Breaking the Baby Food Habit

Cynthia Dermody
5
picky eaters and eating disorders

Photo by kaitie64

You would think that young toddlers would be sick of mashed peas and pureed chicken by the time they turn 2, but nope, some of them still resist the move to big kid food. One mom, chatting a while back in the Food for Tots group, explained that it's a real struggle to get her son to eat anything that isn't mushed, squished, or blended -- he even refuses those soft and chewy toddler dinners.

"He hates cheese, lunch meat, and most things we give him," the mom says. "I have seen him eat the peanut butter out of the inside of a Ritz cracker and the cracker separately, but never together and never a peanut butter sandwich. Is this normal?"

I wanted to know, because I'm sure other moms have experienced this, so I dropped a note to my friend Marilyn K. Tanner-Blasiar, a registered dietitian and child nutrition expert at the Washington University School of Medicine in St. Louis.

Tannier-Blasiar says if the child doesn't have any other developmental delays, this is not normal behavior. Toddlers usually want to eat what everyone else around them is eating.

By one year of age, children should eat soft to moderately textured, lumpy foods, and bite-sized table foods. By 12 - 18 months, toddlers should be able to eat finely chopped or ground meats.

Broadening a young toddler's food horizon is important to make sure he is getting all the nutrients he needs to grow. But it's also important for the development of chewing and swallowing -- skills that are fundamental to increasing the types of foods he will eat and expanding his taste preference. You don't want to be serving only mac and cheese for the next 15 years, do ya?

"It's very important to diversify the diet at specific times during the infant/toddlers psychological development because it actually plays a role in developmental stages," Tanner-Blasiar adds.

After ruling out any delays with your pediatrician, Tanner-Blasier suggests asking the following questions:

Are you eating together as a family? The answer needs to be yes. Eating habits are formed at an early age, so parents have to guide the healthy choices -- allowing the child to determine what and how much they eat.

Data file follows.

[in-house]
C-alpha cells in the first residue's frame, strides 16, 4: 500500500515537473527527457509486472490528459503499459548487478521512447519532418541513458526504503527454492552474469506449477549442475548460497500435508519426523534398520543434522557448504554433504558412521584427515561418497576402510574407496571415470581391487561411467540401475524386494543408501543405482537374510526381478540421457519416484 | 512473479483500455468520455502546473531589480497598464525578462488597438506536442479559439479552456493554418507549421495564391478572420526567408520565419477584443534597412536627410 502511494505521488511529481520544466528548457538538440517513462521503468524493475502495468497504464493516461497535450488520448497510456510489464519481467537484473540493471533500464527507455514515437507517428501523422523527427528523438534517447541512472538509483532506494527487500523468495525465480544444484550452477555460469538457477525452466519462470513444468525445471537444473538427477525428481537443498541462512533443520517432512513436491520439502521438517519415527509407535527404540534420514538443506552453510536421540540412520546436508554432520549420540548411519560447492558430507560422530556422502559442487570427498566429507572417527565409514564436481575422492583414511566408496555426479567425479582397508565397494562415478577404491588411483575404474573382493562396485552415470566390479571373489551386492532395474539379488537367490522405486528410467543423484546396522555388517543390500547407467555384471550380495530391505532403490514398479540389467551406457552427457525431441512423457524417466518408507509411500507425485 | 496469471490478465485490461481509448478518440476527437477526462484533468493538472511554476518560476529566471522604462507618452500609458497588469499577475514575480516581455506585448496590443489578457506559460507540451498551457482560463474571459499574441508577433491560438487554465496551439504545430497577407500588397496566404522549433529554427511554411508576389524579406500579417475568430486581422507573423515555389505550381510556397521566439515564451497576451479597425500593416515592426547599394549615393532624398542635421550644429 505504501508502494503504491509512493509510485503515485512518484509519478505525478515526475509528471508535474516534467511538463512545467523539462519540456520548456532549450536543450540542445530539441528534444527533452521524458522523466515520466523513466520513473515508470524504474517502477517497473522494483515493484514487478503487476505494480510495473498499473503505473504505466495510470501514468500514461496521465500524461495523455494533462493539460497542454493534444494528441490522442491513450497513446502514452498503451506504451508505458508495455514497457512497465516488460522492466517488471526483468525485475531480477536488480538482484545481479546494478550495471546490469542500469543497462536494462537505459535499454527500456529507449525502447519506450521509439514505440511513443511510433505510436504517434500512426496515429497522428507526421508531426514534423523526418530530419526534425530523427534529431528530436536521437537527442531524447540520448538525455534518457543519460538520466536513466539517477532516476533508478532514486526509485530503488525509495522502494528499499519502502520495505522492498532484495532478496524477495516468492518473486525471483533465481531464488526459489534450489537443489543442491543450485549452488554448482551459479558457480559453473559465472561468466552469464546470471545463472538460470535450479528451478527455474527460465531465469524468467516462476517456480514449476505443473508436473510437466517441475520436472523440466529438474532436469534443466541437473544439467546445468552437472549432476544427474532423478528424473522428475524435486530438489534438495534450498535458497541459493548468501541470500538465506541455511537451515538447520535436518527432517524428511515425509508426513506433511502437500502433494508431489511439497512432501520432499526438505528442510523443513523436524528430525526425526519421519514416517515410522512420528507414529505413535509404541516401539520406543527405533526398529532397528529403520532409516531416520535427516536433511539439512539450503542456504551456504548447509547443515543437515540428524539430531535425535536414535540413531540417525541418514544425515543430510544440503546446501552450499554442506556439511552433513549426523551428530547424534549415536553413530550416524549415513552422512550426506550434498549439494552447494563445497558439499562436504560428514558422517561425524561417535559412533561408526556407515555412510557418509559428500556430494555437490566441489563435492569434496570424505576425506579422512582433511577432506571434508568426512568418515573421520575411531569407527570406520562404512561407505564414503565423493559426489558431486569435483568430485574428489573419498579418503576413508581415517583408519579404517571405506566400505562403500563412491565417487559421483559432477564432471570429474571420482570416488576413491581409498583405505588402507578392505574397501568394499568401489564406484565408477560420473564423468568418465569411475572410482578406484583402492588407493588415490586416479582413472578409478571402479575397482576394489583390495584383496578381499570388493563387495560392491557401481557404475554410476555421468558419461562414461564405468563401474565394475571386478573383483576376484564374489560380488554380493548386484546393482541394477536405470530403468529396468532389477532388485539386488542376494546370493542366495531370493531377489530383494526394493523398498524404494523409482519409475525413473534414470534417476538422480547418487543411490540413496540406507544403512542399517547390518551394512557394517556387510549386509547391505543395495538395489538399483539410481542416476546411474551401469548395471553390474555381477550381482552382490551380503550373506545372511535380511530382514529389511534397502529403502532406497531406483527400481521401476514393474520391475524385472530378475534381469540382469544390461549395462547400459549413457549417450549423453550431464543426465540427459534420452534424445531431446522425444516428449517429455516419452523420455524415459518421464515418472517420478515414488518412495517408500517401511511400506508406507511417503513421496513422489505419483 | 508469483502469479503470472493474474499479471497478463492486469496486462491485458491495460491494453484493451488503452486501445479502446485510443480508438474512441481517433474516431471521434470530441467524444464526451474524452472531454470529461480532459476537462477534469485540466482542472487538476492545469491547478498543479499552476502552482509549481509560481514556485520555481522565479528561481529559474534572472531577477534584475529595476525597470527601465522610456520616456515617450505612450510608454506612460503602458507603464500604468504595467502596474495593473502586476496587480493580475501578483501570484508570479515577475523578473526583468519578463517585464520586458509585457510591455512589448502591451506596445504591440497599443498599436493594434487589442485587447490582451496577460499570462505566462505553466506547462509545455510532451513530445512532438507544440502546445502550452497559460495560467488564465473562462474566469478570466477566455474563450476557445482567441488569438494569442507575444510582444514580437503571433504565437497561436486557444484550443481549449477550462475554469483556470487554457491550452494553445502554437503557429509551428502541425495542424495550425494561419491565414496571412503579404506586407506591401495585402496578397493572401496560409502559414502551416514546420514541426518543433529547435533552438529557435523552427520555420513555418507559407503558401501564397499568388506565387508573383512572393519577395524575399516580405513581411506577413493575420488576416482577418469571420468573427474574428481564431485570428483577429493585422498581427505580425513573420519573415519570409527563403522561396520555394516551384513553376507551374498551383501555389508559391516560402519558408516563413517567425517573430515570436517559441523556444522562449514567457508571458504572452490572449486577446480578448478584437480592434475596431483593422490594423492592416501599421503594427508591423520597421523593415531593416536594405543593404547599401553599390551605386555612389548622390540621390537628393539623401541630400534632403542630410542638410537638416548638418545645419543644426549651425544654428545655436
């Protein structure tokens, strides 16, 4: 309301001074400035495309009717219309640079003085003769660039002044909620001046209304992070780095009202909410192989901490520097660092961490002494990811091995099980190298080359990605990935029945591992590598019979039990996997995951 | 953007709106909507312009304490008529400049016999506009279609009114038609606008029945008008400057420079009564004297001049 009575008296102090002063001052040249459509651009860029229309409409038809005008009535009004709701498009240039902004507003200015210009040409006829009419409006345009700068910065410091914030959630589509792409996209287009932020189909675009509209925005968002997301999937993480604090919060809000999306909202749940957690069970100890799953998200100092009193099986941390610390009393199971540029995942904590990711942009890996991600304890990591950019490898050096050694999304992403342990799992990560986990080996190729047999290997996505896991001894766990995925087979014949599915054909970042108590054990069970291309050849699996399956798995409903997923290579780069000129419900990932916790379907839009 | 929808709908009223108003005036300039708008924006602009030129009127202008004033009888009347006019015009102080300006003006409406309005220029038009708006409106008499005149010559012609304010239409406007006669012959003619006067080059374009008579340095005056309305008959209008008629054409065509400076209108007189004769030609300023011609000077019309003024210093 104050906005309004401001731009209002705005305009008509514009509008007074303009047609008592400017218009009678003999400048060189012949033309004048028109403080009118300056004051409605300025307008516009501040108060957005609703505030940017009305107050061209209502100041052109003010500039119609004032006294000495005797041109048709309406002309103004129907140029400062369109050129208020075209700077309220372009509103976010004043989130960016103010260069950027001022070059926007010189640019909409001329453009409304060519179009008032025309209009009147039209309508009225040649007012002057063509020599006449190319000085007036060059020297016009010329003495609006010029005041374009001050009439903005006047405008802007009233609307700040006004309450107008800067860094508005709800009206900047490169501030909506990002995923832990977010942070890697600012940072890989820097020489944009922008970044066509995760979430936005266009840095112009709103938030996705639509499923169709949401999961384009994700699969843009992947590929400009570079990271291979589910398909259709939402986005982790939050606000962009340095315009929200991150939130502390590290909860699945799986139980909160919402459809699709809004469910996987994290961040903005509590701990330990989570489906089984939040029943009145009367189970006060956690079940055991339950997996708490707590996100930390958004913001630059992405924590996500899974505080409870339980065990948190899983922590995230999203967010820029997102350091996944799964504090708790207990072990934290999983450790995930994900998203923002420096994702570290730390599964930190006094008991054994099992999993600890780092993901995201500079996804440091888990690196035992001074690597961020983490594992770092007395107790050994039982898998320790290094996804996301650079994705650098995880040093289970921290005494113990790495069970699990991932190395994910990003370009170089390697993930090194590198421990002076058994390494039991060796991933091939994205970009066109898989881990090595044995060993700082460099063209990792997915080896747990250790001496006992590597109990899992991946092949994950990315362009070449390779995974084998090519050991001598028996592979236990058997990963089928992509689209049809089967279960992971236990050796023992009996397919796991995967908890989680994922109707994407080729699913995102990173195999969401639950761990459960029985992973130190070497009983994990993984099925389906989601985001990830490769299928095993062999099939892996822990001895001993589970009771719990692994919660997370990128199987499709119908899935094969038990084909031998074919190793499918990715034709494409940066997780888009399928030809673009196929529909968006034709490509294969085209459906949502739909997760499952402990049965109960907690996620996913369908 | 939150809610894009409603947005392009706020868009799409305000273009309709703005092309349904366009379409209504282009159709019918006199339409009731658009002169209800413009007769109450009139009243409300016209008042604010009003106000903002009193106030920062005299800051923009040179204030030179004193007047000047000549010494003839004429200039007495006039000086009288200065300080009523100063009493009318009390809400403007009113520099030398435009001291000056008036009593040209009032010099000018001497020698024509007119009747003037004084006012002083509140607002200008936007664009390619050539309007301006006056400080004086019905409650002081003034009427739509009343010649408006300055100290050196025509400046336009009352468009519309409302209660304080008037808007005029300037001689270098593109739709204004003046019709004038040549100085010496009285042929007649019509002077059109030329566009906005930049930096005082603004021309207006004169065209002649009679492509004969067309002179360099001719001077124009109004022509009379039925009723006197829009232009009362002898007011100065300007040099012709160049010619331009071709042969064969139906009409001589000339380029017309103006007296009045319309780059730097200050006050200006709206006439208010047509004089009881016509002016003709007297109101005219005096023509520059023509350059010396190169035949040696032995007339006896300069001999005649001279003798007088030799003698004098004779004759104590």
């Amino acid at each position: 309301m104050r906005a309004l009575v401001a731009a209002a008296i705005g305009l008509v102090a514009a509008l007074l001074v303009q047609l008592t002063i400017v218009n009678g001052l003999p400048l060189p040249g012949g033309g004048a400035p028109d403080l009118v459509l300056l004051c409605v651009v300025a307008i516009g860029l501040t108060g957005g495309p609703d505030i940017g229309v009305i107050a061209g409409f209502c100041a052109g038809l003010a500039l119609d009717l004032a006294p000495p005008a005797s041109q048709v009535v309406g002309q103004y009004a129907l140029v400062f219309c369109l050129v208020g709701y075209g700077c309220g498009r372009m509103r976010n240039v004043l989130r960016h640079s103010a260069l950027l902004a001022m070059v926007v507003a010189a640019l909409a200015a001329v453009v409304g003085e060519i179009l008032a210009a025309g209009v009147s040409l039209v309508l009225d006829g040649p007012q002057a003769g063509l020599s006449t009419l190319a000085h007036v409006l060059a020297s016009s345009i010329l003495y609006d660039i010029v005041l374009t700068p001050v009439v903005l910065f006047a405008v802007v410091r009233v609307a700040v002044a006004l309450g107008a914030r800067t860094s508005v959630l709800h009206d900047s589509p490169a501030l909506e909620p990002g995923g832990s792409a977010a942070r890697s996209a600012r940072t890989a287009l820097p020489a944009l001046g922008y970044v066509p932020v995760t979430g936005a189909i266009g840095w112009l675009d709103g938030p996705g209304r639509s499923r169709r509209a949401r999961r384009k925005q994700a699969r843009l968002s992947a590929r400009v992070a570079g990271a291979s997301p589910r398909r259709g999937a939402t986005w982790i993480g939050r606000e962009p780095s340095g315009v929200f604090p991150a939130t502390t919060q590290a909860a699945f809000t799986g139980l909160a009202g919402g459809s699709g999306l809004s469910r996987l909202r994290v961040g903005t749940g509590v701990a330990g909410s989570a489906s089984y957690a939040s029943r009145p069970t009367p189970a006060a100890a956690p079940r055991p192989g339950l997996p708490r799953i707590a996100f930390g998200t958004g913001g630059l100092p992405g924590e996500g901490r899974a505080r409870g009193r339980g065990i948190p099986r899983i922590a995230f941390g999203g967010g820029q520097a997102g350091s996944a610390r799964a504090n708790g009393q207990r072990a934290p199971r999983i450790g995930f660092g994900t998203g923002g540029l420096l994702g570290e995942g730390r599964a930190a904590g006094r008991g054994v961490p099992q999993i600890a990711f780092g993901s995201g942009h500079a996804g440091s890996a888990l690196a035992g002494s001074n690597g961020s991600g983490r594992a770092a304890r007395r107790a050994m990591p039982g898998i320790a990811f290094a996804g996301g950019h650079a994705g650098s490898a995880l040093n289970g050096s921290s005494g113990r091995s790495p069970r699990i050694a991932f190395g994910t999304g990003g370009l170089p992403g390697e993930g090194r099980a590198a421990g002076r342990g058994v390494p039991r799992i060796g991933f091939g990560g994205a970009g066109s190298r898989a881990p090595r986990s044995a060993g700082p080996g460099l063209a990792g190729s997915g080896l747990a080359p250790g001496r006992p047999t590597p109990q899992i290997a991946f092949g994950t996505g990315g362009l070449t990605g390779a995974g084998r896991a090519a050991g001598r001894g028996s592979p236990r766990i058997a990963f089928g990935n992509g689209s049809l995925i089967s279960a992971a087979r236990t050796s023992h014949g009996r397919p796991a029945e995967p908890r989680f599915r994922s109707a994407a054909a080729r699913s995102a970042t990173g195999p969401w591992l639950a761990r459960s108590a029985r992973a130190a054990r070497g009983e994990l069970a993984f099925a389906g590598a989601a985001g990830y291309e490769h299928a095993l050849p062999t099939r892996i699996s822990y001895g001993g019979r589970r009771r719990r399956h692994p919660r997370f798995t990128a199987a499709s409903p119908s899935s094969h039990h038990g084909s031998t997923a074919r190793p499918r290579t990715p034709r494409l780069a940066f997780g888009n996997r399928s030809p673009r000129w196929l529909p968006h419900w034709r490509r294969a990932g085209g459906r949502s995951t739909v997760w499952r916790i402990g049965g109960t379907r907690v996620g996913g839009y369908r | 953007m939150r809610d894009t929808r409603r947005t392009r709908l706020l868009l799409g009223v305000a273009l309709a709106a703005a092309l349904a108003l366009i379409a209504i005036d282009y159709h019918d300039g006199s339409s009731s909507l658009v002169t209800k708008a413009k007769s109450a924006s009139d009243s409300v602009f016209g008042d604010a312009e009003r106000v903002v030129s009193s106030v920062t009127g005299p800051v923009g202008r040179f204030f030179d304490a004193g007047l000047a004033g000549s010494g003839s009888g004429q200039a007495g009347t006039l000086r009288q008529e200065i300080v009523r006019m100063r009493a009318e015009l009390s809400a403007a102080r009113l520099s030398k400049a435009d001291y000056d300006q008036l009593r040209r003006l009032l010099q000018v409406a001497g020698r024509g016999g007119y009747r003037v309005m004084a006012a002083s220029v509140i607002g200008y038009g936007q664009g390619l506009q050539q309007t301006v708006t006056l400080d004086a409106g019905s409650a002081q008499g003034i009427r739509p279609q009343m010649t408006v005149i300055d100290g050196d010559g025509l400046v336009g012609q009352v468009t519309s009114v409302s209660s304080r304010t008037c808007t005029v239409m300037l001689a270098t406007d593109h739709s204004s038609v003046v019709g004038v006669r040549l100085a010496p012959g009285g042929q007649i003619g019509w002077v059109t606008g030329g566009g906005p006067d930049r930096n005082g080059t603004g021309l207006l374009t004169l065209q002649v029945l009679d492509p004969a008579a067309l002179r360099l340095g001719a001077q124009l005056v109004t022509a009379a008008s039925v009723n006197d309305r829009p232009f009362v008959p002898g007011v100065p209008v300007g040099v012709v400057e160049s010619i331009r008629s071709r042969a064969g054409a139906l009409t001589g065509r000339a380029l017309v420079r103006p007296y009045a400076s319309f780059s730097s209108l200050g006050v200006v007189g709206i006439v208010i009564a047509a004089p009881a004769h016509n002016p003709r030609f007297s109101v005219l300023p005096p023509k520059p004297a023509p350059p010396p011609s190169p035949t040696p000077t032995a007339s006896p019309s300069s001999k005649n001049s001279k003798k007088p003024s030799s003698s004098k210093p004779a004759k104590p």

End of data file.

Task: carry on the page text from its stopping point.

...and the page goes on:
Was there a prior choking episode? A traumatic event like that can give the child and the parents the jitters, causing both to avoid certain types of chunkier foods. Back up and re-introduce textures slowly.

Are the pieces too big? Are you giving him too much? Sometimes it's as simple as temperature, texture, bite size, or the amount of food. Over the years, Tanner-Blasier has run across several children who wouldn't drink orange juice because the "little floating things" (pulp) in it. This carries over to other texture patterns -- no clumps in the mashed potatoes, etc.

Are you giving it enough time? It takes up to 15 to 20 exposures for children to accept a new food. So DON'T GIVE UP! Work your way up through these texture steps:

-- Semi-liquid, like thick milk

-- Puree -- smooth food with no lumps

-- Mashed -- thick puree with some lumps

-- Chopped -- finely cut pieces of food (like meat)

-- Cubed -- small pieces of soft food that can be picked up between thumb and finger. 

If at any time a toddler struggles with a new texture, go back a step. If they don't gag, you can try another time. Sometimes children just need to get used to it. Wait a few days, then try again. 

If you're still concerned, make sure to bring this up during your next pediatrician visit. An occupational therapist may be able to help.

++ Is there any type of food or texture that your toddler refuses to eat? How did you help her through it?





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